Bending the Landscape: Science Fiction, is the first of a three-part series of "original gay and lesbian writing" edited by Nicola Griffith and Stephen Pagel (not very coincidentally, a participant in Outworlders, a local Atlanta GLBTQ sci fi / fantasy fan group and the parent group to a book group I belong to.) After choosing Storm Constantine's The Sign for the Sacred as our group's first fantasy selection, we turned to Bending as a book that would cover science fiction but also appeal to a variety of tastes. Also playing into the selection was the fact that the book had been awarded a number of extremely prestigious awards and Stephen Pagel would possibly come to our meeting to discuss it (which he did!)
When I started on Bending, I really didn't quite know what to expect; most of my affection for science fiction comes not from books but from movies and television, so I really didn't know how much of it I would enjoy. I soon discovered that my wariness was unfounded, for not only did I enjoy the science fiction, but the designation "science fiction" didn't really cover what I was reading -- I found a lot of what I considered "fantasy" as well. I also discovered that Griffith and Pagel made some truly excellent story selections.
Bending features stories which, so Pagel told us himself, cover the full spectrum of science fiction -- everything from futuristic private eye stories to time travel escapades to stories of alien worlds to explorations of cyber consciousness and gender identity. Clearly, this was not a book simply thrown together or with the lowest common denominator in mind. Instead, it's a book in which writers of all sexual orientations explore situations that explore one of science fiction's enduring themes, "the Alien, the Not-Self, the Other," with the "other" a lesbian or gay man (interpreted, so the book's introduction admits, "liberally.")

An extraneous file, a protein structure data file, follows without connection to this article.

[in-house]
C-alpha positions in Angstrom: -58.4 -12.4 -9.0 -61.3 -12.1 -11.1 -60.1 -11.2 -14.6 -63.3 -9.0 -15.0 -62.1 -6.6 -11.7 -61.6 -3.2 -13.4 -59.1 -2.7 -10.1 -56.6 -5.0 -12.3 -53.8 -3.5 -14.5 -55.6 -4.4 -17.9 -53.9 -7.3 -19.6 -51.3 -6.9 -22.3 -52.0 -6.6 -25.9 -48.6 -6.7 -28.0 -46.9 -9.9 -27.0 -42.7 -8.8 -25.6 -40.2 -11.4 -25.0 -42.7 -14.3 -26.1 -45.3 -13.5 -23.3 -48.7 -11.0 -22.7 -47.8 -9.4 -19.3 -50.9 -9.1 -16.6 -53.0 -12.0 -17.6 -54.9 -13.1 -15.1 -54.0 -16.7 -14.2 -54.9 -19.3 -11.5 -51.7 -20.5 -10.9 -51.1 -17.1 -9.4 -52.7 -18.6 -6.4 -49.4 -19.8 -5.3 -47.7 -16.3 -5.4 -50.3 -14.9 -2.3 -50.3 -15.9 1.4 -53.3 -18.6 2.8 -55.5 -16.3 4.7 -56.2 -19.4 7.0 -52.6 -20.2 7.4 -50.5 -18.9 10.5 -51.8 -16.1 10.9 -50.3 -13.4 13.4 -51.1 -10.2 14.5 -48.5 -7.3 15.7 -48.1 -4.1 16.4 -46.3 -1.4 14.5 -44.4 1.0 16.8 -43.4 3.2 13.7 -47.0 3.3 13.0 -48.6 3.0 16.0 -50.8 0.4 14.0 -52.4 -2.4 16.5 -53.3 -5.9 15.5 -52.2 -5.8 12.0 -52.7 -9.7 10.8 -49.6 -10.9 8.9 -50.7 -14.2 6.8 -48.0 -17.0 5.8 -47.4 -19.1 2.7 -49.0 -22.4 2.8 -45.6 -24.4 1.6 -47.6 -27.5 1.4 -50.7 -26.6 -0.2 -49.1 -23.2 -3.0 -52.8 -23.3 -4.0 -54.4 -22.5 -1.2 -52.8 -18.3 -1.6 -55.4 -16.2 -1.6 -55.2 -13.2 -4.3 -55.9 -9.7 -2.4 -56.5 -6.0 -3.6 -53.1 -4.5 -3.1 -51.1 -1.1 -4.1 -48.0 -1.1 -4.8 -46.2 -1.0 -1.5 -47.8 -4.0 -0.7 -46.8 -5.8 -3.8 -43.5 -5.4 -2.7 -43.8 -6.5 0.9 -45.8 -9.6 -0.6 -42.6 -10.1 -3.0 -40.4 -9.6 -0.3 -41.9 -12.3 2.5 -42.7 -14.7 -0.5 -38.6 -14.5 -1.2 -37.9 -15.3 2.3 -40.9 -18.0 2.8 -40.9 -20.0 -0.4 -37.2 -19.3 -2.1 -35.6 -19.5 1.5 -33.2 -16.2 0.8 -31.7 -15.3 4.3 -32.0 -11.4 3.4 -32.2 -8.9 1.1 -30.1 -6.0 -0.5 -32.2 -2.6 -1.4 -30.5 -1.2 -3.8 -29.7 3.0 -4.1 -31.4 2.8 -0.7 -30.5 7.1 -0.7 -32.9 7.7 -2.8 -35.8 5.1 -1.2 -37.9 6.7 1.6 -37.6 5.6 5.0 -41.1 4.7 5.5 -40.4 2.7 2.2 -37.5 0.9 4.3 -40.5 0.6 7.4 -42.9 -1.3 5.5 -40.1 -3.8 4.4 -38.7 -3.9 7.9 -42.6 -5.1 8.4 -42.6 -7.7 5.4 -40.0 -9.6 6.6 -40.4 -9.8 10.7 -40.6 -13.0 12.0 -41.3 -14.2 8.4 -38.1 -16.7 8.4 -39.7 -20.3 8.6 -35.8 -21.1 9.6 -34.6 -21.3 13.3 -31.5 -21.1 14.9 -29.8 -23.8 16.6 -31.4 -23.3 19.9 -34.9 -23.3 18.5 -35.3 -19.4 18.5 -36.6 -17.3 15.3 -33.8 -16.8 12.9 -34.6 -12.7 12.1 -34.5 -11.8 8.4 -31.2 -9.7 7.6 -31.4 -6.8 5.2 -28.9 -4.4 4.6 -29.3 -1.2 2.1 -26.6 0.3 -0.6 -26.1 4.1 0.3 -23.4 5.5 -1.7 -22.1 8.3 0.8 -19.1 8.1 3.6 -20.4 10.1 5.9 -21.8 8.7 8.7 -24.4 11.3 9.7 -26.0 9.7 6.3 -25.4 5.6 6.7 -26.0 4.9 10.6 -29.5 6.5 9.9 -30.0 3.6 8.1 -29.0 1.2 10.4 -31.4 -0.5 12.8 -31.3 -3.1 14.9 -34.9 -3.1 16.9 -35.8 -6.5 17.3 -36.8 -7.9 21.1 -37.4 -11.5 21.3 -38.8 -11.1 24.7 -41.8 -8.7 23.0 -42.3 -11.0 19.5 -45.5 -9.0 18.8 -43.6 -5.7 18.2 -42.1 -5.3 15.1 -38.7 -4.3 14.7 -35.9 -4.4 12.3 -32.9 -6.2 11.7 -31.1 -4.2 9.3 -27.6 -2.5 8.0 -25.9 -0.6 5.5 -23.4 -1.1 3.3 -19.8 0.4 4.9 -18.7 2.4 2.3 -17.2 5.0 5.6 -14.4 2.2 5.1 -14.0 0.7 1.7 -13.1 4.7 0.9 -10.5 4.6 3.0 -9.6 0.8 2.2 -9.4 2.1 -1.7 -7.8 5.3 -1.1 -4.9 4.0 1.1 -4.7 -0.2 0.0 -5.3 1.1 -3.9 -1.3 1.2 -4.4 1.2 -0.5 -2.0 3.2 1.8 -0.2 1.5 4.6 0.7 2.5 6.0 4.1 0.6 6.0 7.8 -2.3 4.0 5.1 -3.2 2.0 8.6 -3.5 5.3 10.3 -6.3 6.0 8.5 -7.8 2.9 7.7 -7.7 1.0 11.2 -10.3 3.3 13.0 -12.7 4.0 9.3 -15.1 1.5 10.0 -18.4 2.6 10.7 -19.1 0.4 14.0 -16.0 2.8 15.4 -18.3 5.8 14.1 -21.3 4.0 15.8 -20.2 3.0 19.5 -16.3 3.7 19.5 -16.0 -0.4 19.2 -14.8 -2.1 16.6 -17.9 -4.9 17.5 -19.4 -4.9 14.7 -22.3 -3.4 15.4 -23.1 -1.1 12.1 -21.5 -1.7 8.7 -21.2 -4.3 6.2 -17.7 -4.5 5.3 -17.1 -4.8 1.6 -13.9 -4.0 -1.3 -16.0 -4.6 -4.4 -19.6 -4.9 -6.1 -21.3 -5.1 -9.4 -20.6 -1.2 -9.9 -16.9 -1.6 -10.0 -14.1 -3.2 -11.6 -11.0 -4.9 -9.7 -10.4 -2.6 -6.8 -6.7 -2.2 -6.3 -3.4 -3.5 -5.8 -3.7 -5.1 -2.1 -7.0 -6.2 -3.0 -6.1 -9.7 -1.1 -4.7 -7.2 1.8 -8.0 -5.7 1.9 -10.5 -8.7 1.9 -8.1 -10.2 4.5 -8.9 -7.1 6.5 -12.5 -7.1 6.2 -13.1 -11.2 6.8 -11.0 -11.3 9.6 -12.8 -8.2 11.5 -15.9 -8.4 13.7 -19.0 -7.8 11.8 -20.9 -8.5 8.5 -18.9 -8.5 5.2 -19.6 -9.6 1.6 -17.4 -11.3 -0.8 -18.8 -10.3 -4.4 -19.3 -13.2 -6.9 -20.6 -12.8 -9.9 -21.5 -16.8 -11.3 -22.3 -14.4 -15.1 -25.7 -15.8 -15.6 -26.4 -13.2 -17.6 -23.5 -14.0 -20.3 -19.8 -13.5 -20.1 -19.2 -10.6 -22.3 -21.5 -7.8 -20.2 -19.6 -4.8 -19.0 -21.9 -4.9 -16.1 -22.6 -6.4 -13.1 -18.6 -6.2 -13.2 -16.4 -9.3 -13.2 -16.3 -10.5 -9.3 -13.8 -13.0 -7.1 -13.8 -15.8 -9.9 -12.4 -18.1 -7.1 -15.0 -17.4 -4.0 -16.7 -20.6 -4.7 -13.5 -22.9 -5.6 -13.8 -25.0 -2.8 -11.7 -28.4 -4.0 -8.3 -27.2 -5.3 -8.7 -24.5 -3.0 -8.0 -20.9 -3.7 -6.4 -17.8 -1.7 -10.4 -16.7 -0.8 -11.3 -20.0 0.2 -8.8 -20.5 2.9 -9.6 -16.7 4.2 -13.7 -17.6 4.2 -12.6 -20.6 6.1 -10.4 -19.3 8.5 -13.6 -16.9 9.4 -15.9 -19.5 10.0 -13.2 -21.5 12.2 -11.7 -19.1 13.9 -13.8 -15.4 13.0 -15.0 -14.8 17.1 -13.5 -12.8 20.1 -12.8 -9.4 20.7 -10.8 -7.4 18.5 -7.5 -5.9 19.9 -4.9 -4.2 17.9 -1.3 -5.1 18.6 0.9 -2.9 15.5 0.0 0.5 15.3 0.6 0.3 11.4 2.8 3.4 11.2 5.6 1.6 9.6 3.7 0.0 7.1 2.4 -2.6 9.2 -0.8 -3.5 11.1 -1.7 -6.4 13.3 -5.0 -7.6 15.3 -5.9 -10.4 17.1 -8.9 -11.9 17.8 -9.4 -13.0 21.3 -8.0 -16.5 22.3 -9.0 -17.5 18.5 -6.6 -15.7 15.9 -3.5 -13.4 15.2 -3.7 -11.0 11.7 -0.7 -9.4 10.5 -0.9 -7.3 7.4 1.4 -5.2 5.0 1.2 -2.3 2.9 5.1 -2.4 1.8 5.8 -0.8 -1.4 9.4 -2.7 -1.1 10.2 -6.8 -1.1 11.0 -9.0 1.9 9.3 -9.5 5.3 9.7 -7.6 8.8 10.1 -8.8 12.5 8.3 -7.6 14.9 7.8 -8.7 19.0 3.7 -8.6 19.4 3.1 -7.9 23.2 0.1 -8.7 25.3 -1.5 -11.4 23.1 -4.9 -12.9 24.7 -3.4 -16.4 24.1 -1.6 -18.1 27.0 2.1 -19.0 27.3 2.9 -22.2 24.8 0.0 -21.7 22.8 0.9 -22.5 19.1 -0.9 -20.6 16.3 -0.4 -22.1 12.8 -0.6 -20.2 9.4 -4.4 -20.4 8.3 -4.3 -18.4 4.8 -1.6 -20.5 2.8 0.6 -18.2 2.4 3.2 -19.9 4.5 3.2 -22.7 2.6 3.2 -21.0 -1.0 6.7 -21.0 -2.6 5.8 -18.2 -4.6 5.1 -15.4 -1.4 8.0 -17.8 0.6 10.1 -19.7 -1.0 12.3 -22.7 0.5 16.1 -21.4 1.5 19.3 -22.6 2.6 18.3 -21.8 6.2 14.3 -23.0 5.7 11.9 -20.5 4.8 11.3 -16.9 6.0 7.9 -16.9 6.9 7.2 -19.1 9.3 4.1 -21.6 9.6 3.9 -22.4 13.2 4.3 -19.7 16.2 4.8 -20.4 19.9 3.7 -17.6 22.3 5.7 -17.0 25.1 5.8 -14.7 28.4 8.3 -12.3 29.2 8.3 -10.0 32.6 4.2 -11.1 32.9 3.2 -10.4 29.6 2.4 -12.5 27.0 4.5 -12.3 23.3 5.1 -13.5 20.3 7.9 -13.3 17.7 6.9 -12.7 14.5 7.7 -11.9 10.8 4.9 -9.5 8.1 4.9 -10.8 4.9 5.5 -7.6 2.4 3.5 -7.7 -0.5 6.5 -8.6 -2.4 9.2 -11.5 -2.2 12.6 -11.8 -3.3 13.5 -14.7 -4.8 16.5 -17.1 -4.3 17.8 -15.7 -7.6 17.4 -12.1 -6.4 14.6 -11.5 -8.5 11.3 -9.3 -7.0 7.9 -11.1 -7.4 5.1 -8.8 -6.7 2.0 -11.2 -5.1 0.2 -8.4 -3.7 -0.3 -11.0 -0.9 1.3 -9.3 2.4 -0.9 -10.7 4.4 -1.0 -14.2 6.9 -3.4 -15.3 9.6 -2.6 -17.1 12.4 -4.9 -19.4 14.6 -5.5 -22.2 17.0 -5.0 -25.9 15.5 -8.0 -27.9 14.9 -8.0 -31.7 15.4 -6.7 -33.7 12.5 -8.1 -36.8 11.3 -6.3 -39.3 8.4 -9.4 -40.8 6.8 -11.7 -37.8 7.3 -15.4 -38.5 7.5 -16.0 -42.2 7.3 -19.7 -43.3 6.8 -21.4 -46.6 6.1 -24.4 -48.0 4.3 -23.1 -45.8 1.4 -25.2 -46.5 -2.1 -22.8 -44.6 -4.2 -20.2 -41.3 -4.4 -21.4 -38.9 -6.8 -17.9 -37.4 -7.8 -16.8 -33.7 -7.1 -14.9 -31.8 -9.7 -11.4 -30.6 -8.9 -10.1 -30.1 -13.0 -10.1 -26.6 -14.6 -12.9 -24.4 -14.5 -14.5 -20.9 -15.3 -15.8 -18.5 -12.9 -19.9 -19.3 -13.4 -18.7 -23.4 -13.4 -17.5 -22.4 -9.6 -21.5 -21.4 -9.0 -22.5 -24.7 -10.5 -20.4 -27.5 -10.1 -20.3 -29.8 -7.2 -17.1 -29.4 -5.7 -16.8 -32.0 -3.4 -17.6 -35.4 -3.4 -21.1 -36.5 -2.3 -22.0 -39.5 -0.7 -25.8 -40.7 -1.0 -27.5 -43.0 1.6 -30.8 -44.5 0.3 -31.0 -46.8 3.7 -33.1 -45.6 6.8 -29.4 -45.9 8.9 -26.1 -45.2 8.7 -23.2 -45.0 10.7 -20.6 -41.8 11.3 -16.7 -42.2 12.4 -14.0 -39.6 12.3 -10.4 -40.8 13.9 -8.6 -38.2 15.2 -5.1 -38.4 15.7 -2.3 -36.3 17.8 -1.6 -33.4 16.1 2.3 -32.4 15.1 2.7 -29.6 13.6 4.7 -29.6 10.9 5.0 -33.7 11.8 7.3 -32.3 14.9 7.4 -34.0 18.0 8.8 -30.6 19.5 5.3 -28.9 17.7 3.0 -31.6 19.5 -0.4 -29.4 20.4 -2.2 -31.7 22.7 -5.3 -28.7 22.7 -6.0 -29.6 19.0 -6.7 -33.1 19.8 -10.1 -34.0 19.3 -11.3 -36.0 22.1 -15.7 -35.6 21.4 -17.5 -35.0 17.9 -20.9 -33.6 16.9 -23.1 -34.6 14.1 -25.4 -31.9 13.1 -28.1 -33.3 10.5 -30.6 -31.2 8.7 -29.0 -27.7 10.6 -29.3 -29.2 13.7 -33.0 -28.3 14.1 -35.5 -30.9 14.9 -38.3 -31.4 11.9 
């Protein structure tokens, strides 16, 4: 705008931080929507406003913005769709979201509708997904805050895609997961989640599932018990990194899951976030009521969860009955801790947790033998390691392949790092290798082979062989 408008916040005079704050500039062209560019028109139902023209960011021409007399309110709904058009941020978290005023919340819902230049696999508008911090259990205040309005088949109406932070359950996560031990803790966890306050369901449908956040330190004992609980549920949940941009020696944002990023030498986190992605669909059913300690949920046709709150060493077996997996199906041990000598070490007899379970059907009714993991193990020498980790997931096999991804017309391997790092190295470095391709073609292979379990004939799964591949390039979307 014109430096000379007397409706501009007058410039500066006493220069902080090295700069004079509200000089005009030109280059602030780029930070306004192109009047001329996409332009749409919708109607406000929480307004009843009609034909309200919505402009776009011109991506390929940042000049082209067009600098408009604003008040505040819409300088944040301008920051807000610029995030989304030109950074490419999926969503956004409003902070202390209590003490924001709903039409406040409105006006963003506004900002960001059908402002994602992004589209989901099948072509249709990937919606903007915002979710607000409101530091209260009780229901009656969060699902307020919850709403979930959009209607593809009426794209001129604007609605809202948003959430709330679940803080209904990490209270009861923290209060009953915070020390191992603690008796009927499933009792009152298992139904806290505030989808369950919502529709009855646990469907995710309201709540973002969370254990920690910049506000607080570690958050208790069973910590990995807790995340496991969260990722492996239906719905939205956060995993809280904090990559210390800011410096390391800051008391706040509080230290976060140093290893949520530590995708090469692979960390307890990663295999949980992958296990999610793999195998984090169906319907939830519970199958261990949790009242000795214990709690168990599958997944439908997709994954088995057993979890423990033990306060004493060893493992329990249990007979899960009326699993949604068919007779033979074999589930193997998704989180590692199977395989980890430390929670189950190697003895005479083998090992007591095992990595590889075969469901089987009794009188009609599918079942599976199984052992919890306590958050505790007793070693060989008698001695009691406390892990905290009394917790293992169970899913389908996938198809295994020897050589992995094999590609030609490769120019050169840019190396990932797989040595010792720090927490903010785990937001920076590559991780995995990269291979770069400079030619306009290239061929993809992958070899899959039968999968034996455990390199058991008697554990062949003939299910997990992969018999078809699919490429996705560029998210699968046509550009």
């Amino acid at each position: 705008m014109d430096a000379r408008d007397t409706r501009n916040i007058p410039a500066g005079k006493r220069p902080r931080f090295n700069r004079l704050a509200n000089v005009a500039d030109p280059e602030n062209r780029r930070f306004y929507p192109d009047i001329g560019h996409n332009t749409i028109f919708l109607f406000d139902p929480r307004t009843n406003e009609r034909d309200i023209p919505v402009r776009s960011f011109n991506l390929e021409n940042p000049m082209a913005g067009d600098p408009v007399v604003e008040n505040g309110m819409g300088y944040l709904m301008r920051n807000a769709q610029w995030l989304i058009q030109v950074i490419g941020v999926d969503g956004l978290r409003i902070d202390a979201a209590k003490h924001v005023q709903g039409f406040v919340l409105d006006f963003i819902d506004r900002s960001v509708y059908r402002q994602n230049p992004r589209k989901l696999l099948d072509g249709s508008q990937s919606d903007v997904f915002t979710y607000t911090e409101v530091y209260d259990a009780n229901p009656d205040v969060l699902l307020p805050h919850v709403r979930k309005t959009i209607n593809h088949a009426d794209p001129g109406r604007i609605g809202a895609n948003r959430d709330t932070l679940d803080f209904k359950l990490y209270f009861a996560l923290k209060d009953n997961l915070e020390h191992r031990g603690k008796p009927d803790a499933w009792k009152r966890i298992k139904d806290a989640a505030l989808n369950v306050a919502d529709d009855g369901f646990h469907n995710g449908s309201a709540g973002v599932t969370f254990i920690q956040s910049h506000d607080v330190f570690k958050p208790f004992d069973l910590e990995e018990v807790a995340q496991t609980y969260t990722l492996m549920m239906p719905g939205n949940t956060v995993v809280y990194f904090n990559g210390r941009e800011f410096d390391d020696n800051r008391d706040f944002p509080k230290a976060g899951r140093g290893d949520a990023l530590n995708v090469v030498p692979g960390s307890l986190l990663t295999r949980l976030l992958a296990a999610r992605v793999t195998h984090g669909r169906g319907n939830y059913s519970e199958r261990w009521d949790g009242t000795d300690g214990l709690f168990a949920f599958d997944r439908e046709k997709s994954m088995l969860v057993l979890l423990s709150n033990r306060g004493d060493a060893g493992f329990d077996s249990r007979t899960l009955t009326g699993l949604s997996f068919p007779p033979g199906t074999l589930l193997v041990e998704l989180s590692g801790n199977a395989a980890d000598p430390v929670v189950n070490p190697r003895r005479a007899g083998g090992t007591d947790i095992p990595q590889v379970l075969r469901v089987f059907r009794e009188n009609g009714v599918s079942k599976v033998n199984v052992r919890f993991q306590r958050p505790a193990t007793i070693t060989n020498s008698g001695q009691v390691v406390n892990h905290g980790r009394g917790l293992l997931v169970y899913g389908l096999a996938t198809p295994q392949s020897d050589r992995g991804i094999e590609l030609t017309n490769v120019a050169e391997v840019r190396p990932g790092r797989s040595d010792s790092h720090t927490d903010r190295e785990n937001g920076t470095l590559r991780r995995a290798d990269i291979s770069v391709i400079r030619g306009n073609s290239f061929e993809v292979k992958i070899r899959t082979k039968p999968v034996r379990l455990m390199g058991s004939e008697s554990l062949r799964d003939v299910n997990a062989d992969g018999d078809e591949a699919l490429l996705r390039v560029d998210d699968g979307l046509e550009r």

There were a lot of stories in Bending that I loved and several which actually reminded me strongly of Storm's stories. For example, "The City in Morning" by Carrie Richardson reads like a chapter from a lost Storm Constantine novel. "On Vacation" is a subtly hilarious tale of aliens living on earth a la Men In Black. Far and away my favorite story, which I must have reread a dozen time the day I first read it, was the beautiful, elegant and sweetly heart-rending "Silent Passion" by Kathleen O'Malley. Set in A.C. Crispin's StarBridge universe, to which O'Malley has contributed two books), the story is one I summed up to a friend as featuring "giant gay, signing, alien crane-creatures" and their interaction with gay human couple, whose relationship turns a new corner when the narrator is finally able to move beyond the pain of human intolerance. It's a beautiful, life - and love-affirming story which I doubt I will ever forget and which I plan to lead me on to O'Malley's two StarBridge novels, which, so Pagel tells me, feature these same amazing crane-aliens.
Knowing there are two more Bending anthologies (fantasy and horror), I am sure I have many more great tales ahead of me.